Scientists unscramble egg allergens

Research news
03 June 2015
Researchers have achieved the first critical step in creating allergy-free eggs.

In a world first, a Deakin / CSIRO research team has achieved one of the first critical steps towards developing allergy-free eggs. The breakthrough could lead to the production of allergy-free eggs within as little as five years.

Deakin’s Associate Professor Cenk Suphioglu, PhD candidate Mr Pathum Dhanapala and CSIRO’s Dr Tim Doran have created synthetic versions of the four egg white proteins (out of a total 40) that cause most allergic reactions.

They have also collaborated closely with Professor Mimi Tang, a paediatrician from the Murdoch Children’s Research Institute and Royal Children’s Hospital, who will undertake more clinical studies.

The researchers were able to “switch off” the allergenic effect of the protein ovomucoid (an enzyme inhibitor) that causes most egg allergic reactions, as it survives the heating/cooking process.

The team has also created more standardised synthetic versions of the four proteins, which will improve the effectiveness of skin prick testing and immunotherapy, for desensitising people with egg allergies.

Associate Professor Suphioglu, from Deakin’s School of Life and Environmental Sciences, explained that allergy-free eggs would not only make life easier and safer for people with egg allergies, but they would also improve the safety of medications made with eggs, such as flu vaccines.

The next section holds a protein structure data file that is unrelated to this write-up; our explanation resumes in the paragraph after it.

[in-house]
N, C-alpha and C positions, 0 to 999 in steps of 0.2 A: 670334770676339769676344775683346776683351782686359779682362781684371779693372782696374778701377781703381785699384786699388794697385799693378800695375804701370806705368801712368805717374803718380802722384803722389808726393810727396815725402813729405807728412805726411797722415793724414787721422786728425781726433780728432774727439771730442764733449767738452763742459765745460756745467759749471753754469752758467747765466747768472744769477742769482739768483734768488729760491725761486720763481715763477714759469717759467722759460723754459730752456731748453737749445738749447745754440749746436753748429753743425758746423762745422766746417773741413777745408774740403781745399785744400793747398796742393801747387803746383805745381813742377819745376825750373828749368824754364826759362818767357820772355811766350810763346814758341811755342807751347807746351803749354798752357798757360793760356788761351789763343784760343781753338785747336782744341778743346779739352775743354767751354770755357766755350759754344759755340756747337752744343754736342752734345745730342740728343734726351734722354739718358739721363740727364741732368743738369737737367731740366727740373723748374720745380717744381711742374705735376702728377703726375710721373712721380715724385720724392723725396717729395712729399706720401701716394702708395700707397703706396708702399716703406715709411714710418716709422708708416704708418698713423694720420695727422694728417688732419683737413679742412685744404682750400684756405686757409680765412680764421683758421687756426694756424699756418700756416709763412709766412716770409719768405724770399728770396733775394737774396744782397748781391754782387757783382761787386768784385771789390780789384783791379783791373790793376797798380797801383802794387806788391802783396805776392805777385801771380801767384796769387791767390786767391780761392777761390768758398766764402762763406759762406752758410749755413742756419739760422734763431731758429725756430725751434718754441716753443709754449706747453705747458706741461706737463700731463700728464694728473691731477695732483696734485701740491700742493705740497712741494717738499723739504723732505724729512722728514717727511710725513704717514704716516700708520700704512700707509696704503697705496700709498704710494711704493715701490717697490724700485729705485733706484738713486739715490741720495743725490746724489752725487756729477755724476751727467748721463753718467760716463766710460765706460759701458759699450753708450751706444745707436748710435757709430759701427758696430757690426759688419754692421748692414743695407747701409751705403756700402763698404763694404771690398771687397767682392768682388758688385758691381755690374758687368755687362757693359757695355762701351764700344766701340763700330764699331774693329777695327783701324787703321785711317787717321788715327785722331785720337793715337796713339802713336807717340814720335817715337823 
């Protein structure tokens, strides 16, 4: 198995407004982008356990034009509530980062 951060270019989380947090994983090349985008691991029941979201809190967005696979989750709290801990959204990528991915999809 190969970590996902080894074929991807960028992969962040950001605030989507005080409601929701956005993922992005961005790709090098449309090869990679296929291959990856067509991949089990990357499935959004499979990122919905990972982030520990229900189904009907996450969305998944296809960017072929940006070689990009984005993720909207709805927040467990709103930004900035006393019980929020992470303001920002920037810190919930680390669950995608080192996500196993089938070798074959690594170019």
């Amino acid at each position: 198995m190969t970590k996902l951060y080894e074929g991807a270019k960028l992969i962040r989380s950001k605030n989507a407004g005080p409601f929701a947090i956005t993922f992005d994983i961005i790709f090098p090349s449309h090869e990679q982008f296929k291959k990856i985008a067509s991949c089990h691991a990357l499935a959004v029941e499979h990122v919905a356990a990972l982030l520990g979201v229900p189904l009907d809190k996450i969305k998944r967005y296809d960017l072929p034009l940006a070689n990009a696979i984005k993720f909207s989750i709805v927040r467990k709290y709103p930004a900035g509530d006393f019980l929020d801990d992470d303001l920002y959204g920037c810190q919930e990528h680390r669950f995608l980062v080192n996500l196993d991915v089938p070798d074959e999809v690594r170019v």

“Egg allergies are one of the most prevalent allergies in children, with almost nine per cent of Victorian infants having an egg allergy at 12 months of age and nearly half a million Australian adults affected,” he said.

“Egg allergies are the second most common in Australia, after dairy, but more common than peanut allergies. Reactions can include dermatitis, asthma, vomiting or gut irritation, or anaphylaxis.”

Assoc Prof Suphioglu said that scientists should eventually be able to modify all four allergy-causing egg white proteins.

“The next step, together with Professor Tang, will be to measure in the lab how the modified protein ovomucoid interacts with a patient’s immune system by assessing how it effects T cells,” he explained.

“We have turned the protein into a non-allergen or hypoallergen. Now, we need to see if it stimulates an immune response that will allow us to build tolerance in allergy patients.”

His team will also attempt to “switch off” the other three proteins, systematically, so they can remove almost all causes of egg allergy.

“The modification in the protein results in a very subtle change of shape - caused by replacing some amino acids,” noted Prof Suphioglu.

“It is interesting that different versions of the protein already exist, in eggs from different birds, for instance, so some people may be able to safely eat emu, duck or quail eggs, but not chicken eggs.”

“Removing the chance of allergic reactions from eggs is potentially life-saving. It would allow people to gain nutritional benefits, reduce the risk of accidental exposure, and allow for safer flu vaccinations.”

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Eggcited: (from left) CSIRO researcher Dr Tim Doran, Assoc Prof Cenk Suphioglu and Deakin PhD student Mr Pathum Dhanapala. Eggcited: (from left) CSIRO researcher Dr Tim Doran, Assoc Prof Cenk Suphioglu and Deakin PhD student Mr Pathum Dhanapala.

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